Congratulations for working your way through all these comments!As for population growth, if we want to save the planet, the most effective strategy would be to reduce US population! The average US citizen emits over 20 tons of CO2 per annum, double that of a European, four times that of a Chinese and more than 20 times that of the average African. I don't suggest we make use of this strategy, just would like to point to these proportions.I am happy that many people mention the necessity and the possibility to start solving the problem at home. A few big chunks worth addressing are air travel, big cars, heating and cooling around the house and over consumption (buying stuff you don't really need). All of these are rather easy to reduce if lessening your carbon footprint is your goal. If we listen to scientists (those who publish in peer-reviewed journals, not the ones paid by the industry to make noise and spread distortions), we can keep emitting 2-3 tons of CO2 per person per year (please compare to the figures above) for the next 40 years, until around 2050.By that time we will need to have completed the transformation to a zero-emissions society, if we are to avoid catastrophic climate change. That is a huge challenge, but I guess our beautiful planet and the well being of our children and grandchildren are worth trying. Let's just start to move.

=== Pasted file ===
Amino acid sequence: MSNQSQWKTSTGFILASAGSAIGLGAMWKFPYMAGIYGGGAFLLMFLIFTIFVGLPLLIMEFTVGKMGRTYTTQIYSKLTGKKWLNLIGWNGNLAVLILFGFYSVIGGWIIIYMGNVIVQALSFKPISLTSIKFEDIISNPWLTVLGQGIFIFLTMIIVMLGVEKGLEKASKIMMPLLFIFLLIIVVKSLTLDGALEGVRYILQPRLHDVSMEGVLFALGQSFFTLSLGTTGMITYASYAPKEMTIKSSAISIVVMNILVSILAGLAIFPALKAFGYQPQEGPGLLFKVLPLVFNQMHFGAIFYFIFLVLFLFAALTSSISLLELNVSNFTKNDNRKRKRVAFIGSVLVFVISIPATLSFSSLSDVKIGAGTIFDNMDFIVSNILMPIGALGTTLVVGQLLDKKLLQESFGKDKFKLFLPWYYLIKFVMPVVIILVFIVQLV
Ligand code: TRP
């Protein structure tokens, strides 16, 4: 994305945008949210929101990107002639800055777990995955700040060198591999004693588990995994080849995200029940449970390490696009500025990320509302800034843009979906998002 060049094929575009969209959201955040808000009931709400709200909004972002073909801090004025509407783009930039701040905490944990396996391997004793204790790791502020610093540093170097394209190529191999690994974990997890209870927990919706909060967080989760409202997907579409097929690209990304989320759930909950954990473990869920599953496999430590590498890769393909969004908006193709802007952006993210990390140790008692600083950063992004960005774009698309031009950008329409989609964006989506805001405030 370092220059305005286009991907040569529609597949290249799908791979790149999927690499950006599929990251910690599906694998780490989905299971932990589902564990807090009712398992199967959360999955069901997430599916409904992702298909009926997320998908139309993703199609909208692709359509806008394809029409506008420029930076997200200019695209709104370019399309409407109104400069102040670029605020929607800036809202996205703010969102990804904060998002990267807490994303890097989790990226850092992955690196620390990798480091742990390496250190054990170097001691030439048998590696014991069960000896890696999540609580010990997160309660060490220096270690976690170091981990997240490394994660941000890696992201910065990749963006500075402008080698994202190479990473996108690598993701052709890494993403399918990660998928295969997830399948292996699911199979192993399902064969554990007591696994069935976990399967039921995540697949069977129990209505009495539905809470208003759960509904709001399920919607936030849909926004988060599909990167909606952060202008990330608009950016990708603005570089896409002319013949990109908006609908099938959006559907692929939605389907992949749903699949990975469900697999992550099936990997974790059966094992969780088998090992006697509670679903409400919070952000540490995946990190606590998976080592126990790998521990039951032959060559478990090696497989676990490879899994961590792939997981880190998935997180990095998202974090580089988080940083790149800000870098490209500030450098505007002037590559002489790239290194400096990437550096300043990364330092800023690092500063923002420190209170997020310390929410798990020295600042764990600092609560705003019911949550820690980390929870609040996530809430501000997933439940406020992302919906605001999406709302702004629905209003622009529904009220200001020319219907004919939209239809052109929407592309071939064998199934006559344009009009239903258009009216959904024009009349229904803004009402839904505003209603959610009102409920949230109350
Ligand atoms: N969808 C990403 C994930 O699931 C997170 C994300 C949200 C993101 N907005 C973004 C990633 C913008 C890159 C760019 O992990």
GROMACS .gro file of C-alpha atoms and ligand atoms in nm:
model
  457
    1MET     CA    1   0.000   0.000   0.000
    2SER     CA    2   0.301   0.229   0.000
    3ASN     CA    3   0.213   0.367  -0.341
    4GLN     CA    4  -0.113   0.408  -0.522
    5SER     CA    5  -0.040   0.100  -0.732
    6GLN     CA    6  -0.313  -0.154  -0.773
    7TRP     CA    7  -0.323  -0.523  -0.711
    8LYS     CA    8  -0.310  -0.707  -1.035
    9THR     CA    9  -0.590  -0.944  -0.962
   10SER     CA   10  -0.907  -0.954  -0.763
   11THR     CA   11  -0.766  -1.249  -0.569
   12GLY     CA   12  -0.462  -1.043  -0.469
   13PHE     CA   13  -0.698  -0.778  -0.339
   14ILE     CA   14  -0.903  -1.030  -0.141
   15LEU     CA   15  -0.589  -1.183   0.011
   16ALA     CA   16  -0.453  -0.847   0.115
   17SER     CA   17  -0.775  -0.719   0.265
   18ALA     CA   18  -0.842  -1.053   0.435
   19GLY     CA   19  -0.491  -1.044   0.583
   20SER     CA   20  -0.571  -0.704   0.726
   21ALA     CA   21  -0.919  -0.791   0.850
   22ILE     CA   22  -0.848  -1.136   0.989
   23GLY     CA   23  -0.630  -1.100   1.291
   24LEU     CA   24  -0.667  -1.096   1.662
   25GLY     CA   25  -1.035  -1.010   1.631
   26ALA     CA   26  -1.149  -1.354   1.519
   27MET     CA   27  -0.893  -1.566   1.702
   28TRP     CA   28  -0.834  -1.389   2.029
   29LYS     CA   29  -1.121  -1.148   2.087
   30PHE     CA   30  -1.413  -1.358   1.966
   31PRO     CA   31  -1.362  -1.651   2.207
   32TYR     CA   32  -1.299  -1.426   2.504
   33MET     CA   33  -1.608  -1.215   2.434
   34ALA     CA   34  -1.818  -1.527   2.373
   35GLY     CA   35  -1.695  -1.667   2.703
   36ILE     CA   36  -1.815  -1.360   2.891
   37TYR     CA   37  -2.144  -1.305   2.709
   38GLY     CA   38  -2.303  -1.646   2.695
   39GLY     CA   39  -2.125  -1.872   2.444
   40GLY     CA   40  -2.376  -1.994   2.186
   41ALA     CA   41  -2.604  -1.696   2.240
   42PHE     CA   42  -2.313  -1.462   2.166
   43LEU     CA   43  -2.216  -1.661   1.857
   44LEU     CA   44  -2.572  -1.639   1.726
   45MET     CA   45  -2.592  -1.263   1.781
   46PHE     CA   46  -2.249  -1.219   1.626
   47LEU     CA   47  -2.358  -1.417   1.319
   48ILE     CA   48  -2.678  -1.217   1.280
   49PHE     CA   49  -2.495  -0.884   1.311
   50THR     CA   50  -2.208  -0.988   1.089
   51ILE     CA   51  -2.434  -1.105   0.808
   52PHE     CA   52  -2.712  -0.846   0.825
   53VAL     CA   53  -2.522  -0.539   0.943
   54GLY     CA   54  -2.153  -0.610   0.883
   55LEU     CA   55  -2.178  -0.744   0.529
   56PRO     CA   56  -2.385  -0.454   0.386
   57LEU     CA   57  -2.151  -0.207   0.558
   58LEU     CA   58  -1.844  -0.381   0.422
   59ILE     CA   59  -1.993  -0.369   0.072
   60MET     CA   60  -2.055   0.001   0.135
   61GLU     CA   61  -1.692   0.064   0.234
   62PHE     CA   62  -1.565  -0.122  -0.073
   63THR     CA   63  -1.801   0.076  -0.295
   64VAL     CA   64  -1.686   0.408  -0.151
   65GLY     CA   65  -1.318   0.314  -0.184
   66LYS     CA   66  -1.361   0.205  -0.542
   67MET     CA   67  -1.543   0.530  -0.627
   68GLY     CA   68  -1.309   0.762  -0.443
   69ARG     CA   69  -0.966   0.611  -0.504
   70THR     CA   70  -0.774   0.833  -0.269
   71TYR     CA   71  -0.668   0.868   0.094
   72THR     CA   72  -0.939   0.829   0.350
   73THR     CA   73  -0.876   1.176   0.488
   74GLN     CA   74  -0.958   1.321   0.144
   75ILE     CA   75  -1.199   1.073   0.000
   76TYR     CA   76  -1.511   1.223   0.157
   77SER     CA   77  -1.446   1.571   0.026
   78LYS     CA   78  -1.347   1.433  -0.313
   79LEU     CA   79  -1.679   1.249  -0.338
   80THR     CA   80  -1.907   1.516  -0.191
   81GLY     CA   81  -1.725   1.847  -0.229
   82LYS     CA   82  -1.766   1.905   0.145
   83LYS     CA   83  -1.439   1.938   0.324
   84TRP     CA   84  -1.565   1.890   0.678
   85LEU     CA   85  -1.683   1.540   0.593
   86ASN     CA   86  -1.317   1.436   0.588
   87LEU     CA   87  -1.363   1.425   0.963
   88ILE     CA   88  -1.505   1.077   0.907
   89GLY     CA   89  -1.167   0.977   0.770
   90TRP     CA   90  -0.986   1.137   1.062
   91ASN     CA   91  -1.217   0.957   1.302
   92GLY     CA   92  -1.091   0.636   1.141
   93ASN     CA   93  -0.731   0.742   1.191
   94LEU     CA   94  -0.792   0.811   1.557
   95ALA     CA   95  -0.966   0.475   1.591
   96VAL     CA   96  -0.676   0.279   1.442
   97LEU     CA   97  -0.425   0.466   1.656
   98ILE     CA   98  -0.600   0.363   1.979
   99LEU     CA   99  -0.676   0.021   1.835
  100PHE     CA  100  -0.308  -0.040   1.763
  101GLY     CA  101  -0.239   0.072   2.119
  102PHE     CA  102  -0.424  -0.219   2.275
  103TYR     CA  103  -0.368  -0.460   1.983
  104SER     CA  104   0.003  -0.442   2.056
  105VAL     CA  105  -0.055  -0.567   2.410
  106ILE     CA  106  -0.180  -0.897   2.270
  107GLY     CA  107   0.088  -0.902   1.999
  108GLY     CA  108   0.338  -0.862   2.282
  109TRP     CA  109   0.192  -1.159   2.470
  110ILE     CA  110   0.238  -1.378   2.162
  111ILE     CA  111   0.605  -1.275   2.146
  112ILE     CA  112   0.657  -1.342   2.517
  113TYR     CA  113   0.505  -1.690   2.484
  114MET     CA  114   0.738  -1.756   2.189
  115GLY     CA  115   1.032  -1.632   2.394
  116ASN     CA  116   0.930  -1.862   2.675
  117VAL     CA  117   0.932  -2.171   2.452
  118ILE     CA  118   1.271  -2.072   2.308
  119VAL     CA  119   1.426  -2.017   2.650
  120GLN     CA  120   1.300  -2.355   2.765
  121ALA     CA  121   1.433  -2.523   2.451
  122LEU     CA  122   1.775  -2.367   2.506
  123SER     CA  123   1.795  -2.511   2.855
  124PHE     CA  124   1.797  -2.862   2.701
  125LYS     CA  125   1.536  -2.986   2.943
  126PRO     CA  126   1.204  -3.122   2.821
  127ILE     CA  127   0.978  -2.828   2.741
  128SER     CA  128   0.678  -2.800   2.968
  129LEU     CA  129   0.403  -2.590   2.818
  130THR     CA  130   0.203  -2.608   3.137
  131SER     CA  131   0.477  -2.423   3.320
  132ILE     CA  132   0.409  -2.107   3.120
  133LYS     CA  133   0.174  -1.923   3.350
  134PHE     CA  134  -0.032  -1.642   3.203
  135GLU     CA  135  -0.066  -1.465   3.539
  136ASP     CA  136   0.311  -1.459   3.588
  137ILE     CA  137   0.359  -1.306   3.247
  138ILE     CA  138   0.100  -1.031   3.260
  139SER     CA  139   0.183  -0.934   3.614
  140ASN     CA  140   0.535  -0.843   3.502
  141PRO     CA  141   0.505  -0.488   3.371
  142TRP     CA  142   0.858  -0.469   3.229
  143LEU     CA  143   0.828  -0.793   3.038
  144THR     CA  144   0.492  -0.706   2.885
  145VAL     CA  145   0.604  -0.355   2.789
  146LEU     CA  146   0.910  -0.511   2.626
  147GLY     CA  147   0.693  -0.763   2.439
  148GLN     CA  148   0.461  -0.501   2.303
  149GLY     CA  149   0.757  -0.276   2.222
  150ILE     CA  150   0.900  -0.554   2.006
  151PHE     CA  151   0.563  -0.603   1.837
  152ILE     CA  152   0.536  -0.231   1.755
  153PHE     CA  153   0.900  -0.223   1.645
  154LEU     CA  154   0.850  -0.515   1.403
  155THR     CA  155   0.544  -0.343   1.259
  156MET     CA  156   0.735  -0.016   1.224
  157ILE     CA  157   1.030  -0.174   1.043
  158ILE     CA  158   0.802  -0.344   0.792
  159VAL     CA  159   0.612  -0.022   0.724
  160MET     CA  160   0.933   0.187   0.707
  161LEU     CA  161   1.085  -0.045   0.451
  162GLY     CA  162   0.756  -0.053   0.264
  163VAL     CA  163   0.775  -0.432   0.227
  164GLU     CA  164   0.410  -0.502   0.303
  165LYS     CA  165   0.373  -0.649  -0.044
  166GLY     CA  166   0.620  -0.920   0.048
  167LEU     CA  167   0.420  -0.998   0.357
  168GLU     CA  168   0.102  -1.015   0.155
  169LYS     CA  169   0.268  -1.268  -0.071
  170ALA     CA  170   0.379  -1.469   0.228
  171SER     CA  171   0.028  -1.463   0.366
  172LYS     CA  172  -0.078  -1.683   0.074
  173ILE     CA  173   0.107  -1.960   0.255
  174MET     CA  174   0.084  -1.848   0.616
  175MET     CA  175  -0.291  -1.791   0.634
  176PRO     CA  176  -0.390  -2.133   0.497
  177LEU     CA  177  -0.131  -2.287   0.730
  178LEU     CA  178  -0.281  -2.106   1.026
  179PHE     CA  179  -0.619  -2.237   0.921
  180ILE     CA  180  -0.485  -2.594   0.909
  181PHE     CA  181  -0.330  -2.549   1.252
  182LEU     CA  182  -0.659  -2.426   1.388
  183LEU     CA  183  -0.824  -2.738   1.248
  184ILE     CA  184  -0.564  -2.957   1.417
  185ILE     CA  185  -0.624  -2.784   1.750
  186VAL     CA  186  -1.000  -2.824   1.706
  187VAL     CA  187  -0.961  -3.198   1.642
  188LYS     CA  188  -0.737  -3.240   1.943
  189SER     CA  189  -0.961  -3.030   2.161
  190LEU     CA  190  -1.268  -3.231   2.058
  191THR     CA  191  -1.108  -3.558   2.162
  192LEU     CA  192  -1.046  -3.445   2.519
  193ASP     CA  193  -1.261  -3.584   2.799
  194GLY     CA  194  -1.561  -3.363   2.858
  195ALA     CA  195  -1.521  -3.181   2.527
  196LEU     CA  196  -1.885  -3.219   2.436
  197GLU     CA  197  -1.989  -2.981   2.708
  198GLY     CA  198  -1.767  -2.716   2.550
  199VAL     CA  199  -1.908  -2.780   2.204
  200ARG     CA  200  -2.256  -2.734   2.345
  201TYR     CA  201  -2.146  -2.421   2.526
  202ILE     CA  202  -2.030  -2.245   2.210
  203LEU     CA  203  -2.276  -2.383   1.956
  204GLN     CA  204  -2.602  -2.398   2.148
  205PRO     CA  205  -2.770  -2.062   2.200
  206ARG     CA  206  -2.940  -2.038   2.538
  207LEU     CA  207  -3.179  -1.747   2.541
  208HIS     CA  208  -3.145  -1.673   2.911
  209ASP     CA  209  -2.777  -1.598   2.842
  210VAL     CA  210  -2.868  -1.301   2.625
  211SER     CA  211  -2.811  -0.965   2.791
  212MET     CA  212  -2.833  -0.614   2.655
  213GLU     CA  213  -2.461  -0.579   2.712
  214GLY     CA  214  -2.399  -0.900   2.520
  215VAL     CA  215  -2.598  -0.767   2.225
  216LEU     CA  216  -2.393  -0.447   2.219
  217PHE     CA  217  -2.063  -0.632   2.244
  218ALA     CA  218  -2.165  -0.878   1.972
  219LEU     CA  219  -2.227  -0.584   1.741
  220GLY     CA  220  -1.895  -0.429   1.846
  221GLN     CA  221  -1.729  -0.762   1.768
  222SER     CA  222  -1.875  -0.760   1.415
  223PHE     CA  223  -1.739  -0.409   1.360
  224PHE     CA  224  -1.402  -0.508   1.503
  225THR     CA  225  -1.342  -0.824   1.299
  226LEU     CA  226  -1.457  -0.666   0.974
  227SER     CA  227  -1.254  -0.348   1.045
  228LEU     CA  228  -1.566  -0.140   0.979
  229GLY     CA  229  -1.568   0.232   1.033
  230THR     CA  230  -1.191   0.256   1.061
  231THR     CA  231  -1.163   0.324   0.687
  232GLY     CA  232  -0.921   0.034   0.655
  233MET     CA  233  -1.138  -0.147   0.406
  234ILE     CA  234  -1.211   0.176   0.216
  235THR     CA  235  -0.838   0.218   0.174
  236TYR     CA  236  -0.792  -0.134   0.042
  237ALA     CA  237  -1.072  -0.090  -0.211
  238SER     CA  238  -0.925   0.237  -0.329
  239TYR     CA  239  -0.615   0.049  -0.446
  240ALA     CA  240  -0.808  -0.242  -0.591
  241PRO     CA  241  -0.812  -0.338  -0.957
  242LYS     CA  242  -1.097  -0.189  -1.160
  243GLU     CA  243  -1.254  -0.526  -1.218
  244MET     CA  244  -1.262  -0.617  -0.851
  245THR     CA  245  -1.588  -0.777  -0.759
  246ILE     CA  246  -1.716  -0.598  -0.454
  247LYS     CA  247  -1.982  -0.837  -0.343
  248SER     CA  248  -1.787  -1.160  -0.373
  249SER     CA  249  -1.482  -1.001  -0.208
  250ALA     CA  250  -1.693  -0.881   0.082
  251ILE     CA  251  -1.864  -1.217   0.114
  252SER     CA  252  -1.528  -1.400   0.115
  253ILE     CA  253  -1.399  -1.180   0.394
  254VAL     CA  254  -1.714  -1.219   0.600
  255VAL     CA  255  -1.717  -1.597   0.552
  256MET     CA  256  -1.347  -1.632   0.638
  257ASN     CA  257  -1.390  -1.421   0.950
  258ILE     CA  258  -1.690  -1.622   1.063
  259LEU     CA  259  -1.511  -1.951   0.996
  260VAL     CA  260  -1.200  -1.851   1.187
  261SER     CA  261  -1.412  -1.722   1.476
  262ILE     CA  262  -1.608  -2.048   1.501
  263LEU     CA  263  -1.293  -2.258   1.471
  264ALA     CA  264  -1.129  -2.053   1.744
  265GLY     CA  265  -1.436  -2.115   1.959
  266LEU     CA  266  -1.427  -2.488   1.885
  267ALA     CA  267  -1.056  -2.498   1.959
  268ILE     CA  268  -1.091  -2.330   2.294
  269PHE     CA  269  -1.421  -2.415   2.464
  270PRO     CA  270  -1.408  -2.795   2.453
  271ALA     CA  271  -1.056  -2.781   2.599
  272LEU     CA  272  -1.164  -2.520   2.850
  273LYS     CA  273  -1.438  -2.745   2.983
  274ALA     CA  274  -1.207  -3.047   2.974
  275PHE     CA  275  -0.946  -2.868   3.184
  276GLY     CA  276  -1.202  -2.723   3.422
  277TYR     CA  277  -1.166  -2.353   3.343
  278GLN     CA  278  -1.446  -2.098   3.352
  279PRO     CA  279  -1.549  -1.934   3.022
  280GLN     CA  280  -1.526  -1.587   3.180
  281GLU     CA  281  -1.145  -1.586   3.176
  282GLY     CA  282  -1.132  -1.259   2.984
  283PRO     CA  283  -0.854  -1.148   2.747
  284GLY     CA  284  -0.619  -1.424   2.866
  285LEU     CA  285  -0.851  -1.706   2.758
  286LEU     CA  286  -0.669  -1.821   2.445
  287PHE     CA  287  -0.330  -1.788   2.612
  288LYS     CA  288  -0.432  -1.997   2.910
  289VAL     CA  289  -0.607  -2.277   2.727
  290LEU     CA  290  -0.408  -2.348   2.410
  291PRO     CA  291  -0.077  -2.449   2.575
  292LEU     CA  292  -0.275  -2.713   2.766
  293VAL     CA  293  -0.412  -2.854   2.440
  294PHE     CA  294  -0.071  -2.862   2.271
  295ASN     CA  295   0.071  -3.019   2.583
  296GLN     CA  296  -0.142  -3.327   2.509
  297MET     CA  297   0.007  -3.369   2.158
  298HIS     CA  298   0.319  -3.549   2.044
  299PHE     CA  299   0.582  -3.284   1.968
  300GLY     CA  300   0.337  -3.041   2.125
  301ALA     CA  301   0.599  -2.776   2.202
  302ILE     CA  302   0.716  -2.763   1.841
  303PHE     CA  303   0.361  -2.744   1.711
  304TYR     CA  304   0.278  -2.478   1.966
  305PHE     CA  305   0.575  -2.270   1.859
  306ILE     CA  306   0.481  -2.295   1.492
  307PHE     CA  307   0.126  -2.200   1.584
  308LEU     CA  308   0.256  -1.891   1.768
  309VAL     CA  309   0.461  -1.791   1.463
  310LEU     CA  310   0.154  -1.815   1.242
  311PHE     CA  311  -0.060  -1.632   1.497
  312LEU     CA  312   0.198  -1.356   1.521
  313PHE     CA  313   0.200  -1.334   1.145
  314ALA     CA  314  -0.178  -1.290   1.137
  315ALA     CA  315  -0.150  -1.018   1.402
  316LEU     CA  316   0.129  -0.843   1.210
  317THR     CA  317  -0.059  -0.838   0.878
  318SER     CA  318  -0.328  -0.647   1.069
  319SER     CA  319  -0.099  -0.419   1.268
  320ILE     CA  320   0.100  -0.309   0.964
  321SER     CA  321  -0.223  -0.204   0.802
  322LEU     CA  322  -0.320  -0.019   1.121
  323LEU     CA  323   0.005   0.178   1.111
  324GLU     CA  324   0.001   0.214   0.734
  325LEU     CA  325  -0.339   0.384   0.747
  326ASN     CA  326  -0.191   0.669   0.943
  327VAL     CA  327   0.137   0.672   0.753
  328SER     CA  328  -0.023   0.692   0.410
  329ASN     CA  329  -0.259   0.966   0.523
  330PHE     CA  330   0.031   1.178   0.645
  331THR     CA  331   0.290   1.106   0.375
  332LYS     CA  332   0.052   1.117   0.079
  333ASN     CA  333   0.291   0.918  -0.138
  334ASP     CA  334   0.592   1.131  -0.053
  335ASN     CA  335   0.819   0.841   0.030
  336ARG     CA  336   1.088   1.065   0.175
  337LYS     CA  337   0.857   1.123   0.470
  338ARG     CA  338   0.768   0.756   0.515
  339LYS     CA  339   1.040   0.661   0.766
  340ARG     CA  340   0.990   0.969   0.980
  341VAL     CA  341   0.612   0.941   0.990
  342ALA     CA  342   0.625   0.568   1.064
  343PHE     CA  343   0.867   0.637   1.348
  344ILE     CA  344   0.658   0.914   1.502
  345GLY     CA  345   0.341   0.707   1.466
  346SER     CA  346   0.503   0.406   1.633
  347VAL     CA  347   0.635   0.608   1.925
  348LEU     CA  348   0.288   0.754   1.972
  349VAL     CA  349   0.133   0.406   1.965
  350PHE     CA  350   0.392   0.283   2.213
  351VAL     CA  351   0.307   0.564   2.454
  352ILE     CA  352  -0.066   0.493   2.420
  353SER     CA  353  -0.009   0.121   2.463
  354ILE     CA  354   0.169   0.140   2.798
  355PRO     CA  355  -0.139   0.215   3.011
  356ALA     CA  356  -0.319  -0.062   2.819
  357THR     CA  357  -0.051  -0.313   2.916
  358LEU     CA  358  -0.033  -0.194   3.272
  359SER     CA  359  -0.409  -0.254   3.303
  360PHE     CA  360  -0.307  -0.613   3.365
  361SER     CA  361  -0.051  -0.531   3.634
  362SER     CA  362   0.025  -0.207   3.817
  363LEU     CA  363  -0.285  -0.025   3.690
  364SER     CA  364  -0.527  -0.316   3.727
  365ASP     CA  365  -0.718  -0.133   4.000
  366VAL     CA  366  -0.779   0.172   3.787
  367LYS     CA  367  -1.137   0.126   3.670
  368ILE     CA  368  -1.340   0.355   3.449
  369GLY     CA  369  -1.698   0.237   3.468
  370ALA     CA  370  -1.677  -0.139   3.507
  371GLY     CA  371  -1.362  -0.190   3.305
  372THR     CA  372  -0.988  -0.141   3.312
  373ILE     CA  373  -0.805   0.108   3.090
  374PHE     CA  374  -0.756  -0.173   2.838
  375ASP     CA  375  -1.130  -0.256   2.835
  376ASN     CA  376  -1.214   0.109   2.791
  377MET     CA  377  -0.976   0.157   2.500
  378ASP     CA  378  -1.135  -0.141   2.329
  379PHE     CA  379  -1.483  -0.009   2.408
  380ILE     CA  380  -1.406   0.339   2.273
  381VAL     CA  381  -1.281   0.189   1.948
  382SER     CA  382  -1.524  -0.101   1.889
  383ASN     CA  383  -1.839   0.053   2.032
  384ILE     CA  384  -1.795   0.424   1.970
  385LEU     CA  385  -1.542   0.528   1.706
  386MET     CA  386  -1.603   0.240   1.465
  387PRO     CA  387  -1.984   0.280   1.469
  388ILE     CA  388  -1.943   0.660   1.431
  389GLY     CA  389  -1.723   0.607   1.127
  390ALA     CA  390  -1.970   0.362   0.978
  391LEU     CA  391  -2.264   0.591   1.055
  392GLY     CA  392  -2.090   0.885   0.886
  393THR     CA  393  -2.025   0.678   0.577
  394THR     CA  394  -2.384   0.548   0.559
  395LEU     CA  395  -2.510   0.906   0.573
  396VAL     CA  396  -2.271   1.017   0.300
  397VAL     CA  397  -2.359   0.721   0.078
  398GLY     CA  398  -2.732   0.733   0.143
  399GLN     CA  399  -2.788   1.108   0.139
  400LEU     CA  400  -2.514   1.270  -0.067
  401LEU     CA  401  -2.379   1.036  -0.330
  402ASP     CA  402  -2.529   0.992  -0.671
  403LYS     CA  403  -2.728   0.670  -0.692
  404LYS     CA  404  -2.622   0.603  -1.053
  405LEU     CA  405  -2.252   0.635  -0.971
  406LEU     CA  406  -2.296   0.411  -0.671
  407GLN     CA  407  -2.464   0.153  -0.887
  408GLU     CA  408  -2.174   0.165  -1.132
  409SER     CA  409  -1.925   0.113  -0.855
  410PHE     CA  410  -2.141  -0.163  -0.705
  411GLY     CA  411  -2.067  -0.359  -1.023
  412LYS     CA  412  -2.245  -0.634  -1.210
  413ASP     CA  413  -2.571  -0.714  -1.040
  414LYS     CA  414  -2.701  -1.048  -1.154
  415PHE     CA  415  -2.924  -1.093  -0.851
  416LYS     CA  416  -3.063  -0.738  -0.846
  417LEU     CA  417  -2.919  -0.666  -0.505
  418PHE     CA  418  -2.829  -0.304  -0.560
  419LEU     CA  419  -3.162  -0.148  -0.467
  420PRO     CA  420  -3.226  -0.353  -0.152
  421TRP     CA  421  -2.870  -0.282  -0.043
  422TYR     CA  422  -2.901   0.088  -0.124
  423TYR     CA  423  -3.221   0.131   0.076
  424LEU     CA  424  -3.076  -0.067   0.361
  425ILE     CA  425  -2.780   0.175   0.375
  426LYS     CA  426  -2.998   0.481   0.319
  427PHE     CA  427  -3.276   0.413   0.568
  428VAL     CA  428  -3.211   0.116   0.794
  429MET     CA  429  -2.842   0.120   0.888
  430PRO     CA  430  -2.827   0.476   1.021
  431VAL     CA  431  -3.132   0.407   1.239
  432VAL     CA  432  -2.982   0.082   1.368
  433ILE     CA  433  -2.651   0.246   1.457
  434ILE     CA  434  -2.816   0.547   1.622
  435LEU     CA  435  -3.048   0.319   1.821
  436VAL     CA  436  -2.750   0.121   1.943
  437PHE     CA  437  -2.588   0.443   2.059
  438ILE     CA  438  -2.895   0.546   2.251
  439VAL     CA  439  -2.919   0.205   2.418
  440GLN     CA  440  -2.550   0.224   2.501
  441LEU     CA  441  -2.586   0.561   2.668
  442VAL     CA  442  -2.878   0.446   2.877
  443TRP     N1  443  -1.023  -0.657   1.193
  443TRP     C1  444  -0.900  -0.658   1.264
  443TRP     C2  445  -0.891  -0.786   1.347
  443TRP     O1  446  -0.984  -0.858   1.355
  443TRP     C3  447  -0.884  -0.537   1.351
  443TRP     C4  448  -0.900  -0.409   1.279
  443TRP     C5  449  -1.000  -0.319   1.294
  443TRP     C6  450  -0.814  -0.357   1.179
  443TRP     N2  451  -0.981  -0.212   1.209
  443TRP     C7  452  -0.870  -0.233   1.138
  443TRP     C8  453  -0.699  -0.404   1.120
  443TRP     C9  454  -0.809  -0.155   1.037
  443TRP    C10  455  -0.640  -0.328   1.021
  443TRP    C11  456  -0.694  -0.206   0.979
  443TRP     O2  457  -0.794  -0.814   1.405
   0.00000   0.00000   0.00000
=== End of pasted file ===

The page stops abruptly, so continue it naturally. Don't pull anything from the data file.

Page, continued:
Chris Lang - Jakarta, Indonesia
Perhaps not surprisingly, Environmental Defense Fund's Steve Schwartzman doesn't like to see this sort of investigative journalism on REDD. But Schwartzman's arguments are simply a series of straw men created in a weak attempt to undermine Frontline's reporting. Here's a link to my response to "The Carbon Hunters" and to Schwartzman's straw men (on REDD-Monitor): http://bit.ly/c5E6TI

William Bewick - Bogota, Colombia
This program is a bit biased and paints an unfair picture of carbon projects, as if they are inherently predatory towards vulnerable communities. Cutting down a few trees to build a house has almost no impact on generating carbon credits, nor does fishing. If there were real investment in protecting forests, then the payments would be sufficient for the families to sustain themselves. The incentives are still insufficient. Mr. Shapiro also fails to mention what would likely happen without any incentives in a country like Brazil that has one of the world's highest deforestation rates. When the forest becomes soy or is logged, where to the people he highlights go? The global community should focus more on improving this idea and supporting the communities involved in projects, making sure that they are able to live sustainably and then large companies or governments do not take unfair advantage of the forest commodities.